Do Your Own Investigating

Do a Visual Inspection

When purchasing your new home, it’s always recommended you hire a licensed home inspector. However, you can start getting familiar with your future home by doing a visual inspection. Pay attention to the electrical, plumbing, heating and cooling aspects of your new home. Any items of concern can be discussed with your professional home inspector.

•Start at the Bottom

If the home has a basement, make sure it’s in good shape. Look for signs of water damage and cracks in the structure.

•Check Outside Plants

Make sure outside plants are trimmed at least 30 inches away from the house. Insects can make their way into the structure with the help of plants.

•Too Much Water?

Does water seem to be flooding around the foundation? This indicates a need for better soil drainage around the structure. Walk through the house and look for water stains in the ceilings, the wallpaper, the carpet, and hardwood floors. Check the faucets, check below the sink, and flush the toilets. You can check water pressure by turning on the shower etc. Water is one of the biggest causes of household damage.

•Get on Top of Things

Check the roof. Is it in need of repair? Are there any cracked tiles or missing shingles? Check the roof for any sagging. If you have concerns, talk to your professional home inspector.

•Knock on Wood

If you are purchasing a home with hardwood floors, inspect the floors for elevated wood and rotted wood.

•Foundation Hazards

All houses settle over time. However, when checking the interior of your future home, look for warning signs that could indicate structural foundation problems. Look for cracks in the walls, especially over doorways, over windows, and where the walls meet the ceiling. Also, check the interior floors for open cracks in ceramic tile or vinyl flooring that was installed over a concrete floor. Check doors and windows. If doors jam or fail to latch and if windows stick or won’t close properly, there could be an issue. When checking the exterior of the home, stand at each corner of the house and look for leaning walls. The walls should appear straight, both up and down and side to side. When checking the exterior concrete foundation or block foundation, look for signs of a bulge or curve. This could be a warning that the foundation has sifted or the soil around the foundation may be expanding and contracting and therefore, putting pressure on the walls.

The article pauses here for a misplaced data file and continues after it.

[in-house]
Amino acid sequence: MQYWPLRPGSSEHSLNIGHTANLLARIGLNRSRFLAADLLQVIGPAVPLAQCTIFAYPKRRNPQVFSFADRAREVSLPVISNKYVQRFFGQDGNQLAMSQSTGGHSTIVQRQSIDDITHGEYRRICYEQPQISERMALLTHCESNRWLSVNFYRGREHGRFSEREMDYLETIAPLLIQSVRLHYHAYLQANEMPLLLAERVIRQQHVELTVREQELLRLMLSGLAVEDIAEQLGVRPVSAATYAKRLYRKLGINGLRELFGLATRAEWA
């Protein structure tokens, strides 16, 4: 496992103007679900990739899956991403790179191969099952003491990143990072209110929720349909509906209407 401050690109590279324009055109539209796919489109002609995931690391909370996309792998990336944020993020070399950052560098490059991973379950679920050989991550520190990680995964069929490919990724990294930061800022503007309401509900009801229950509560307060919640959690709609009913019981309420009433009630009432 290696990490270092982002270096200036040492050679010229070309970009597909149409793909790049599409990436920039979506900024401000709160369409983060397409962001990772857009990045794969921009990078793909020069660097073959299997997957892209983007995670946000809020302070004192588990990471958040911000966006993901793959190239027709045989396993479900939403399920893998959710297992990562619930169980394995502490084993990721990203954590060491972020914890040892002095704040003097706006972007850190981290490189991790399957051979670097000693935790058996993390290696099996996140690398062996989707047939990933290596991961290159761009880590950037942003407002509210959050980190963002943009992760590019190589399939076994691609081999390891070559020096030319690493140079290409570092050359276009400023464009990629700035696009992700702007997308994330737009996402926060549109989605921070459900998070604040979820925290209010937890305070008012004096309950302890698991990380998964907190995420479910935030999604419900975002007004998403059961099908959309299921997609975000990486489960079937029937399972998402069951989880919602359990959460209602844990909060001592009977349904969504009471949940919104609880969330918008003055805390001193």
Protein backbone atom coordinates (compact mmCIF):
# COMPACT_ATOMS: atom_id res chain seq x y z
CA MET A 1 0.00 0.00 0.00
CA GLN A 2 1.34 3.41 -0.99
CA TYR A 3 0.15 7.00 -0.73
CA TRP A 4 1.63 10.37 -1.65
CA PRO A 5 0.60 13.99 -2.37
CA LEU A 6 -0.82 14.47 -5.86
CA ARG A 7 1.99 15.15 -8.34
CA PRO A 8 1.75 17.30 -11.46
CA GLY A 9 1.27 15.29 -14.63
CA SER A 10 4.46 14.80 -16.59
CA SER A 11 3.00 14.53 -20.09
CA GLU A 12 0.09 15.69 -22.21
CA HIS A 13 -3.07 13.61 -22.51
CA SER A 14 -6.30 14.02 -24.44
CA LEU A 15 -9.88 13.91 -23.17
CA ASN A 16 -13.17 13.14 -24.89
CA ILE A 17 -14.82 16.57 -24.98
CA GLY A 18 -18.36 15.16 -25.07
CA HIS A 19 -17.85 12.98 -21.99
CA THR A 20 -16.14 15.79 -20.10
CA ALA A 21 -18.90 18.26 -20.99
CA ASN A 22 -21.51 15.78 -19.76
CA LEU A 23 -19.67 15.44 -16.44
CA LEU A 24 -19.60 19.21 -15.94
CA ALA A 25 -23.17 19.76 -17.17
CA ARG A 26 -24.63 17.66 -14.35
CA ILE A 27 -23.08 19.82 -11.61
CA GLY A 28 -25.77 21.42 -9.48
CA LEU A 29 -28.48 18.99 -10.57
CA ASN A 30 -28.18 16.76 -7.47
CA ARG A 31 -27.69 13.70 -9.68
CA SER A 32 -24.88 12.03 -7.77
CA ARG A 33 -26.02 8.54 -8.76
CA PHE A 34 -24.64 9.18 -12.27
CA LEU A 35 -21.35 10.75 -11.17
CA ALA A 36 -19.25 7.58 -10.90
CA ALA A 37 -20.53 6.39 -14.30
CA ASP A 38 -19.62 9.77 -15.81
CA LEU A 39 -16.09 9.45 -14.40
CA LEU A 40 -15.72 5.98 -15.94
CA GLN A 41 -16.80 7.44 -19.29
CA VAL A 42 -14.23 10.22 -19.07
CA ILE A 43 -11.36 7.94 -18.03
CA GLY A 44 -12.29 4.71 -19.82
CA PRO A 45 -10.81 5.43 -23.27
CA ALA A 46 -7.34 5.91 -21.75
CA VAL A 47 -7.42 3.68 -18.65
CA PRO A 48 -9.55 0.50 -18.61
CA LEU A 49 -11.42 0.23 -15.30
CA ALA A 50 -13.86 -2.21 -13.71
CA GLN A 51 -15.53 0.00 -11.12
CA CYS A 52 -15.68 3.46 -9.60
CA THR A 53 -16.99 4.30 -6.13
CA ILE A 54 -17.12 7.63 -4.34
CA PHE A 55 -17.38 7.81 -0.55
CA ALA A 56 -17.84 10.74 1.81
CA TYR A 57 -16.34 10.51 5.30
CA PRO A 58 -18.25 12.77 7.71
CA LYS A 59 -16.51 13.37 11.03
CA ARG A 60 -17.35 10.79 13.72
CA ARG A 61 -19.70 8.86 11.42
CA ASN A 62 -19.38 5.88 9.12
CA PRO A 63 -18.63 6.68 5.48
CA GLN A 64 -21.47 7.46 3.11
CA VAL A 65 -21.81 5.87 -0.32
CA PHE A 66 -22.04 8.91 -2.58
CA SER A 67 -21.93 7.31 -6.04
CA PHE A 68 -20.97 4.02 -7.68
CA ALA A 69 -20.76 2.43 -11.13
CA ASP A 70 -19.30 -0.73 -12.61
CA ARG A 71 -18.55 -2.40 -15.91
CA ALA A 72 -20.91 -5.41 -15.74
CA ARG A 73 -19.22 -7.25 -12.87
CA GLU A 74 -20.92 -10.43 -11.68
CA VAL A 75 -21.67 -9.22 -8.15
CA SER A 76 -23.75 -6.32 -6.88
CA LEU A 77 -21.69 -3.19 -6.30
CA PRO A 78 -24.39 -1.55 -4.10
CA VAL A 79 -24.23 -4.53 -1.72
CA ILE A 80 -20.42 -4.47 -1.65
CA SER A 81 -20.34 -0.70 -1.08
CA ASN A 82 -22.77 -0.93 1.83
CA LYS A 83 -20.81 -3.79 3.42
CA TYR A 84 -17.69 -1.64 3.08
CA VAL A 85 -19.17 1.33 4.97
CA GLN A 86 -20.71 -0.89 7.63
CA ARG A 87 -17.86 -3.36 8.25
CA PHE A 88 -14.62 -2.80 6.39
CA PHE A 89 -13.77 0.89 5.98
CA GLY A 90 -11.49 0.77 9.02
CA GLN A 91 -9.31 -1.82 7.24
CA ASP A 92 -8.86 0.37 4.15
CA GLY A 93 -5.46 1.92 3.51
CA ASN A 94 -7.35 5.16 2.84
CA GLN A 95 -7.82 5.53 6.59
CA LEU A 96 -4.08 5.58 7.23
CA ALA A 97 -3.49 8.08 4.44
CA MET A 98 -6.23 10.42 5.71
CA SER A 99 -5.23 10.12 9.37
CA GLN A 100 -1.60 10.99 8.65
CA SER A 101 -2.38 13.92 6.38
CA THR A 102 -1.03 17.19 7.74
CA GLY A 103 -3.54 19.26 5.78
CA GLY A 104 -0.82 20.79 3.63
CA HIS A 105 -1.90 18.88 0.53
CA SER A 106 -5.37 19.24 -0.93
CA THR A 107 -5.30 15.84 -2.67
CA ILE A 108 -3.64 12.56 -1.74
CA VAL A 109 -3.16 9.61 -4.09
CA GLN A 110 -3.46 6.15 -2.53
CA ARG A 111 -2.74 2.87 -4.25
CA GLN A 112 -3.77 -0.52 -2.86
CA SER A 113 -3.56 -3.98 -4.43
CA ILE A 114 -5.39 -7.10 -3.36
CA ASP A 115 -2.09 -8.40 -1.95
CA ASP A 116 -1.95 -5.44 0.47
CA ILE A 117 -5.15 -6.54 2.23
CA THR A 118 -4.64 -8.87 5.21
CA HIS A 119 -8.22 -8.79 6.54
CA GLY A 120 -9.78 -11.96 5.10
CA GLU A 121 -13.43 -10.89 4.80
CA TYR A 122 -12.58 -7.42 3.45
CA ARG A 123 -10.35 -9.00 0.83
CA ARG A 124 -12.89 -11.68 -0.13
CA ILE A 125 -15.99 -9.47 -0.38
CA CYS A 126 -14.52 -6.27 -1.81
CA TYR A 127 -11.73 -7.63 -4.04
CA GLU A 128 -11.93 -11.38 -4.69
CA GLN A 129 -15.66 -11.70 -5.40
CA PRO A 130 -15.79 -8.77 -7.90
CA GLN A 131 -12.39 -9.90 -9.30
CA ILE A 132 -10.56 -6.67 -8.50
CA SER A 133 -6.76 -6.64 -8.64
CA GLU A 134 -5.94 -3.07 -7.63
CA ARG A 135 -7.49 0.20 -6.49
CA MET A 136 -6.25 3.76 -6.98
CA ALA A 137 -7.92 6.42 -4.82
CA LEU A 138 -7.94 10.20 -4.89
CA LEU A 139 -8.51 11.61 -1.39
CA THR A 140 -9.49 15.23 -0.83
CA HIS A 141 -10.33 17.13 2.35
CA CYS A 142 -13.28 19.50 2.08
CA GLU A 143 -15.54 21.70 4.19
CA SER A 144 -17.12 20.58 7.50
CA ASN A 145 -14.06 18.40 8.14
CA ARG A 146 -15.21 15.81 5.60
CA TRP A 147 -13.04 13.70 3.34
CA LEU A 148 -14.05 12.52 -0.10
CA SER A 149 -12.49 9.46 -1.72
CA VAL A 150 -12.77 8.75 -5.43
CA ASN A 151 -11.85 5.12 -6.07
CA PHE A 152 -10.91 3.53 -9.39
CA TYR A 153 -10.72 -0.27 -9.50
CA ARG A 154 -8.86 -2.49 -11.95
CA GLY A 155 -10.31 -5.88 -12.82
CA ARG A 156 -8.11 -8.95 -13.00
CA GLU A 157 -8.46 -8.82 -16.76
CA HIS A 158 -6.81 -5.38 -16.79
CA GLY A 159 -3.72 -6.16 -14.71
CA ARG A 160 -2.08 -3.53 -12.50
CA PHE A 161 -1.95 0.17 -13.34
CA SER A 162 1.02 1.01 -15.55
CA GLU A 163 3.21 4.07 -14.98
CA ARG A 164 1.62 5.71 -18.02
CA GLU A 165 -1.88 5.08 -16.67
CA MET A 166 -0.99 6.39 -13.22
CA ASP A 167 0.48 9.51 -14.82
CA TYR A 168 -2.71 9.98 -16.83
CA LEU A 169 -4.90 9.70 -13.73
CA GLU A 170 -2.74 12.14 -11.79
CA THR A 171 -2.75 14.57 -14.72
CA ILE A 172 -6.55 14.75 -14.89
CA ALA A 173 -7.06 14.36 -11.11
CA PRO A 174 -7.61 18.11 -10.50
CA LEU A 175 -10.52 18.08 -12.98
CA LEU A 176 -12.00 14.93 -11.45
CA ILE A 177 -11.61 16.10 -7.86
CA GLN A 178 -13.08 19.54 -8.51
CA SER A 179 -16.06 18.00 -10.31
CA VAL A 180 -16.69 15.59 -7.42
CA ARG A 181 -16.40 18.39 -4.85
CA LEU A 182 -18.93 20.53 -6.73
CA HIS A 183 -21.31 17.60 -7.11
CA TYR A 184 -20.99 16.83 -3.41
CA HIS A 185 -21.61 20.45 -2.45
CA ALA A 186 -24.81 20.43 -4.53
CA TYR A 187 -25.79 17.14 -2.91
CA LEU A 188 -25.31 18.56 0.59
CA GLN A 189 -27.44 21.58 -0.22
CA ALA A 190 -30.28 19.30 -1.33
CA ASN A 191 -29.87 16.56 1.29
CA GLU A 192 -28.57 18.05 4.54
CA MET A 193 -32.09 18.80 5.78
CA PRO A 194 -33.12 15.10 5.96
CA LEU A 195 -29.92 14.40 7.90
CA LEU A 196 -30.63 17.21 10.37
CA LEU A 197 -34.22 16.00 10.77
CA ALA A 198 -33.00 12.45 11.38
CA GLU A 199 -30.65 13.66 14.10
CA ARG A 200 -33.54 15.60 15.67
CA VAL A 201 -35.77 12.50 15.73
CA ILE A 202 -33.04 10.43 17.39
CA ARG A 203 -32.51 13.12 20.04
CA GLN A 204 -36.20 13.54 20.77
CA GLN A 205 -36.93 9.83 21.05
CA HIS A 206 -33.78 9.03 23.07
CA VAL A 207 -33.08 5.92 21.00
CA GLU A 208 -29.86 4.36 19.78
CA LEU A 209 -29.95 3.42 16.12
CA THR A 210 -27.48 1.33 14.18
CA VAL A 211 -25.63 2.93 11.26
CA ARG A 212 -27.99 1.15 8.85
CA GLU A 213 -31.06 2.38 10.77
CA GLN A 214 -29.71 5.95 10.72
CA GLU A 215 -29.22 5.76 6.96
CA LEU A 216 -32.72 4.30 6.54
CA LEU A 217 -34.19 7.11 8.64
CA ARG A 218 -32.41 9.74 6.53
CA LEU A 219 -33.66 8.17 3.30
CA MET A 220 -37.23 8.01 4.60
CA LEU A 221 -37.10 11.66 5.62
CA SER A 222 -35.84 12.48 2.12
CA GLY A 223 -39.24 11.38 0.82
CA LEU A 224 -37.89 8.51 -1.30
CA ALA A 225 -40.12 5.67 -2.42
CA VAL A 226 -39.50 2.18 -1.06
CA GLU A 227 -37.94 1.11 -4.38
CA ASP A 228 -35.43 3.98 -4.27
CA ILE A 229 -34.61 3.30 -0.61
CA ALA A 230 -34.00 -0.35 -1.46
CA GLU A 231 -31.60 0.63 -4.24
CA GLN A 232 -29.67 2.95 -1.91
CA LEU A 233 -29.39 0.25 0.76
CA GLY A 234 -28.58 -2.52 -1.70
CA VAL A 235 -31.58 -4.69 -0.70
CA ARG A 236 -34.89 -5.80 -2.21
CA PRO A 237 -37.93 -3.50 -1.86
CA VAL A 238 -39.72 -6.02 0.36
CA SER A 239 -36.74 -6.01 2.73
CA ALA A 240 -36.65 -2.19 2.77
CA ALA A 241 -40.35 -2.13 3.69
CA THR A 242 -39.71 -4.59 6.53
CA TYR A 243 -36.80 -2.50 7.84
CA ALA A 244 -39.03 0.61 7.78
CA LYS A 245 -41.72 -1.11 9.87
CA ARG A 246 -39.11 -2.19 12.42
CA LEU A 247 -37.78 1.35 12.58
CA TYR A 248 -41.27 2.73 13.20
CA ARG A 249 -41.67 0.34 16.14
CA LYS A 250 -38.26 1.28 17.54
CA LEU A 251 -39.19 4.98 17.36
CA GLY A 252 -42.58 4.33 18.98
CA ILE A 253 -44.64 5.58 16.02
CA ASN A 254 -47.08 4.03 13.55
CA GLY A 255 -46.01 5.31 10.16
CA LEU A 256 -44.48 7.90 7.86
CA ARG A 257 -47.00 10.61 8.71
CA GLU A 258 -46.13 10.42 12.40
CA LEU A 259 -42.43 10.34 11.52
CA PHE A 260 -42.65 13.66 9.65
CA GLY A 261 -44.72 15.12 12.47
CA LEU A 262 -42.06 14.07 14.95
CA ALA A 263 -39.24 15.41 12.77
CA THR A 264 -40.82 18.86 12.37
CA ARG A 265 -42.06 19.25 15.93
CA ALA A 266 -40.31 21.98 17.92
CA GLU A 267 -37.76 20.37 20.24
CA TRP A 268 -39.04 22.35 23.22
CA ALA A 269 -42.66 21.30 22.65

•Check for Termites

Termites feed on dead plants and trees as well as dead parts of living trees, including wood and wood in the soil. Subterranean termite homes are usually formed in soil. Within these mounds, termites build elaborate tunnel systems and mud tunnels through which they access above-ground food sources. Drywood termites live within the wood they consume and oftentimes infest walls and furniture.

 Termite Warning Signs and Identification

A temporary swarm of winged insects in your home or from the soil around your home.

Any cracked or bubbling paint or frass (termite droppings).

Wood that sounds hollow when tapped.

Mud tubes on exterior walls, wooden beams or in crawl spaces.

Discarded wings from swarmers.

To help protect your home from termites, eliminate moisture problems. Repair leaking faucets, water pipes, and A/C units, divert water from foundation, keep gutters and downspouts clean, remove excessive plant cover and wood mulch, get rid of standing water on roof, keep all vents clear and open, seal entry points around water and utility line or pipes.